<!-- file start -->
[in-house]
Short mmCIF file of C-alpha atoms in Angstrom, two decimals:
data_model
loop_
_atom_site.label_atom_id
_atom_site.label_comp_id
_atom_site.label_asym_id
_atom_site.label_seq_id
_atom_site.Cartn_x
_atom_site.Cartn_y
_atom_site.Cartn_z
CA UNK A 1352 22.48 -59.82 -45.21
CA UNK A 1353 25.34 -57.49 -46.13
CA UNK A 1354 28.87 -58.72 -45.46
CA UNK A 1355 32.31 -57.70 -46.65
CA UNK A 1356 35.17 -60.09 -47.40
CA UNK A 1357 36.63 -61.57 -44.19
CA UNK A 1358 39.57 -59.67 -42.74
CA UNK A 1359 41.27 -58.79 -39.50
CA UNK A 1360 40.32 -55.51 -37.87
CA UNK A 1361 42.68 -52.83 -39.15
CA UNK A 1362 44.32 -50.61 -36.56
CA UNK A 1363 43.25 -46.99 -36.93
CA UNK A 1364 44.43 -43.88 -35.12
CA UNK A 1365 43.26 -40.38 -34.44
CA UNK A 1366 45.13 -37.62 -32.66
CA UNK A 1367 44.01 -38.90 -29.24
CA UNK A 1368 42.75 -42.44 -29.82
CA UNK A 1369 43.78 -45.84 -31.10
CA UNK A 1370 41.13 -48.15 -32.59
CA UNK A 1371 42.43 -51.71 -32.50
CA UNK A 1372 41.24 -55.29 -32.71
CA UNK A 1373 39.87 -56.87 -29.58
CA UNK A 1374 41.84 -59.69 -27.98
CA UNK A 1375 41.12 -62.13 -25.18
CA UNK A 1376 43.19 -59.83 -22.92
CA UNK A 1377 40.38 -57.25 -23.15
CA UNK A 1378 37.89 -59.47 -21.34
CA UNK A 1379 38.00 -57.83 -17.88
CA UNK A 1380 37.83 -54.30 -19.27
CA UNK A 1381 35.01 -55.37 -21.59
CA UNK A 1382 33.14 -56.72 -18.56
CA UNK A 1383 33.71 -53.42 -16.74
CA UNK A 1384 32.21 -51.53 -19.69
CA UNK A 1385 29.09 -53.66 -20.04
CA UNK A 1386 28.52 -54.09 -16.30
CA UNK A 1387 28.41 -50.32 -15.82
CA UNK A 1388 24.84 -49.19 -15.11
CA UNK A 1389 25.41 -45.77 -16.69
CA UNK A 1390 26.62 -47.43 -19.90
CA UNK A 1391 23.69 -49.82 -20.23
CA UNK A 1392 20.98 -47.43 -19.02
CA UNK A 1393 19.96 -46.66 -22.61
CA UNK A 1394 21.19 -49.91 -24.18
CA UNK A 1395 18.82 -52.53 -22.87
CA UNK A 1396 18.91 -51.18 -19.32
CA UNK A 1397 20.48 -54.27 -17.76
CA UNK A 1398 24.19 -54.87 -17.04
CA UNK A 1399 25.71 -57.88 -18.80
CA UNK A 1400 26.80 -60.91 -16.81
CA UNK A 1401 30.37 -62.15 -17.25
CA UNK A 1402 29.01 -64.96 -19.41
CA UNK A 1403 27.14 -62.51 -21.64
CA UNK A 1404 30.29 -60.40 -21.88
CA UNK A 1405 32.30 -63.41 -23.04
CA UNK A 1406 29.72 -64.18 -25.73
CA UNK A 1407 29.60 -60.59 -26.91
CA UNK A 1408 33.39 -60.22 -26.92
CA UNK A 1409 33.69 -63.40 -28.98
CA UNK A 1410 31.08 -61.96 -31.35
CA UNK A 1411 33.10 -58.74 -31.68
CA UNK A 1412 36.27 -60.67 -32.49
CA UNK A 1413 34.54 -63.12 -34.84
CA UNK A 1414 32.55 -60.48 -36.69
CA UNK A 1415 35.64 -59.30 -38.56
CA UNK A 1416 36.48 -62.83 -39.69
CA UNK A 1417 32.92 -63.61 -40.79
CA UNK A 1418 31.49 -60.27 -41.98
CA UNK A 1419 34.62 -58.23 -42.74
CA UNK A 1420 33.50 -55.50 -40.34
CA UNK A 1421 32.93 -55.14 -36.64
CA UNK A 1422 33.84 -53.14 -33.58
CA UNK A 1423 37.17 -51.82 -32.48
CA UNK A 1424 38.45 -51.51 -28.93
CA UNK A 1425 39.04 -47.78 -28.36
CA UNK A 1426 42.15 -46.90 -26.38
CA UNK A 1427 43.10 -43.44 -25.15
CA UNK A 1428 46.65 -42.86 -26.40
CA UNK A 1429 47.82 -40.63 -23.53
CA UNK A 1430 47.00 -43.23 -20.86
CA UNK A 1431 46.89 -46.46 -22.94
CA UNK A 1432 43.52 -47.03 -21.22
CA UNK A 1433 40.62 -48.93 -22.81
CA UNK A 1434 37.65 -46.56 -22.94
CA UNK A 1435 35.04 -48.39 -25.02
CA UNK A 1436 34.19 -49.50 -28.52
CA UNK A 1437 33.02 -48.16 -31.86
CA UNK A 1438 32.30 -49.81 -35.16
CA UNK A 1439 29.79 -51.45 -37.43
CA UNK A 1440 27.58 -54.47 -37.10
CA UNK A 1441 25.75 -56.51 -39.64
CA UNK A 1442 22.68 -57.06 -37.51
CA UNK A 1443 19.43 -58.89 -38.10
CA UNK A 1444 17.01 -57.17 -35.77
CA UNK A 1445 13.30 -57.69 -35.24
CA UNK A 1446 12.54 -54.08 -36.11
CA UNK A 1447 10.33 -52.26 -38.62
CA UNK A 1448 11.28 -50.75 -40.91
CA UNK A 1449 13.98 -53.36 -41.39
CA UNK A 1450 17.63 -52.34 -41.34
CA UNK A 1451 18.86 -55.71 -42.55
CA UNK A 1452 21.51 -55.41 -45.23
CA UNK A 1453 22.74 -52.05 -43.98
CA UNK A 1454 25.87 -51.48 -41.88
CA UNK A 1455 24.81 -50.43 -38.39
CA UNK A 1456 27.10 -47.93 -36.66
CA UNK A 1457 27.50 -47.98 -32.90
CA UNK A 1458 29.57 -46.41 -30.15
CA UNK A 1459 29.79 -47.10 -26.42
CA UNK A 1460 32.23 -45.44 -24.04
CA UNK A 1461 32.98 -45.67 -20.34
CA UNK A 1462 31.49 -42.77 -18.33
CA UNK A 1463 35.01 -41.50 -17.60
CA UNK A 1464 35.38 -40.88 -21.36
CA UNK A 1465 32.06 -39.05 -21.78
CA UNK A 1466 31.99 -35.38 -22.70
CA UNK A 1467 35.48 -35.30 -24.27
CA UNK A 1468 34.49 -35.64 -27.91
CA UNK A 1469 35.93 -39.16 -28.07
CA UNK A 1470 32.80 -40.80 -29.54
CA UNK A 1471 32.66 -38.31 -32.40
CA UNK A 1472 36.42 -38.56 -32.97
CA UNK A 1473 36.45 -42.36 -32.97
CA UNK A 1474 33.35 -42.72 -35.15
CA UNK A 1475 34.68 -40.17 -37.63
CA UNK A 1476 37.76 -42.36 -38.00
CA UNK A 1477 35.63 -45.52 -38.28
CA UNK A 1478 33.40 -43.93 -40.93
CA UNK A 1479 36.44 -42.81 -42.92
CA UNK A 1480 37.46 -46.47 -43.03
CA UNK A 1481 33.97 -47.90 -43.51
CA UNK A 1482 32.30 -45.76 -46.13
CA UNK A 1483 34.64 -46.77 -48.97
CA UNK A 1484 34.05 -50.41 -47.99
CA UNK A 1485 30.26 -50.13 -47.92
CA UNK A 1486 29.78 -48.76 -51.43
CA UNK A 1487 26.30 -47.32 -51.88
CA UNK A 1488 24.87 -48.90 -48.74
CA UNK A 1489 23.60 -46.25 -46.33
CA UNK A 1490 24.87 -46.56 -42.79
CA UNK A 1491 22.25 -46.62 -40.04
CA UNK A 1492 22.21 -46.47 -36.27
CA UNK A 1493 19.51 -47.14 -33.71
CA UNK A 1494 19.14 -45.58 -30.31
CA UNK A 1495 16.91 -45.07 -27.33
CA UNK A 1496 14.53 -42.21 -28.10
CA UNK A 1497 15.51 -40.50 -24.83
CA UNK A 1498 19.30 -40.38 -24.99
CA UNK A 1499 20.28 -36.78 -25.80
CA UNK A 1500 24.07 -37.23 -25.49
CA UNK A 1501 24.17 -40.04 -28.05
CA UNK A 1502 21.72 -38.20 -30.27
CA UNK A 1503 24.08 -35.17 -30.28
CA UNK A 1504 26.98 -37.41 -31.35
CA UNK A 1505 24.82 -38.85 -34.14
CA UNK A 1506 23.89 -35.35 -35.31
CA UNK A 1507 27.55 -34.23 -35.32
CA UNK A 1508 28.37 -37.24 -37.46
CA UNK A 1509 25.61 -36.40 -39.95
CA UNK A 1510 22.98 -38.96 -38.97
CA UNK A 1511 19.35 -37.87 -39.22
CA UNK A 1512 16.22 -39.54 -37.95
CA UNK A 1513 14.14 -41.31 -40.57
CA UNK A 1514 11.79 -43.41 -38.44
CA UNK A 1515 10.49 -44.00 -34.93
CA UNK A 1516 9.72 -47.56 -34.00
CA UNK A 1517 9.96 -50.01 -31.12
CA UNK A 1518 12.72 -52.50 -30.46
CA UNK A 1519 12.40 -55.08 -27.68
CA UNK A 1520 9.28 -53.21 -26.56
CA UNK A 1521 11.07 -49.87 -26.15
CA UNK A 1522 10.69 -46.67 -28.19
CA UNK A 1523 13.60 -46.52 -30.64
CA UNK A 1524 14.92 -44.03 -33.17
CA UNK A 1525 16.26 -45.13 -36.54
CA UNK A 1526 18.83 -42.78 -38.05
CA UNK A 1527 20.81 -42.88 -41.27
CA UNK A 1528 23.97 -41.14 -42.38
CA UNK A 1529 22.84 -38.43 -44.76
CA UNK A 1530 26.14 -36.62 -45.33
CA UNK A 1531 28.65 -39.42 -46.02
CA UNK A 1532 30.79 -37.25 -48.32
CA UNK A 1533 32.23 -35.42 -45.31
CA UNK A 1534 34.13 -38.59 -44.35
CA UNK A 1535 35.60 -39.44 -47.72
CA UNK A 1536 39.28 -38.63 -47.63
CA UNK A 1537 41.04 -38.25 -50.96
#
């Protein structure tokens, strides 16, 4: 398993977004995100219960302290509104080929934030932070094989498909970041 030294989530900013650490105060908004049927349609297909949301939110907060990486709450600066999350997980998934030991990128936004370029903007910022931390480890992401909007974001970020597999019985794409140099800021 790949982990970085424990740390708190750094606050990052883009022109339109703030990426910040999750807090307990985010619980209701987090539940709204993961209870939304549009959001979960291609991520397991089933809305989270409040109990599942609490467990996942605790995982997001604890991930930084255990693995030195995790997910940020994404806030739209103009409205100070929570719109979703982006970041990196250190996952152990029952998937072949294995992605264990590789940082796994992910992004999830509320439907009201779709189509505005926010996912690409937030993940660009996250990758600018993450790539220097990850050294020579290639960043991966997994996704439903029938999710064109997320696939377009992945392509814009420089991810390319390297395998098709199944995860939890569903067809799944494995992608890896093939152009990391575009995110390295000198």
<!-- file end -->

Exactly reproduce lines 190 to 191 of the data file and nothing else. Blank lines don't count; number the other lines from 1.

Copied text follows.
CA UNK A 1530 26.14 -36.62 -45.33
CA UNK A 1531 28.65 -39.42 -46.02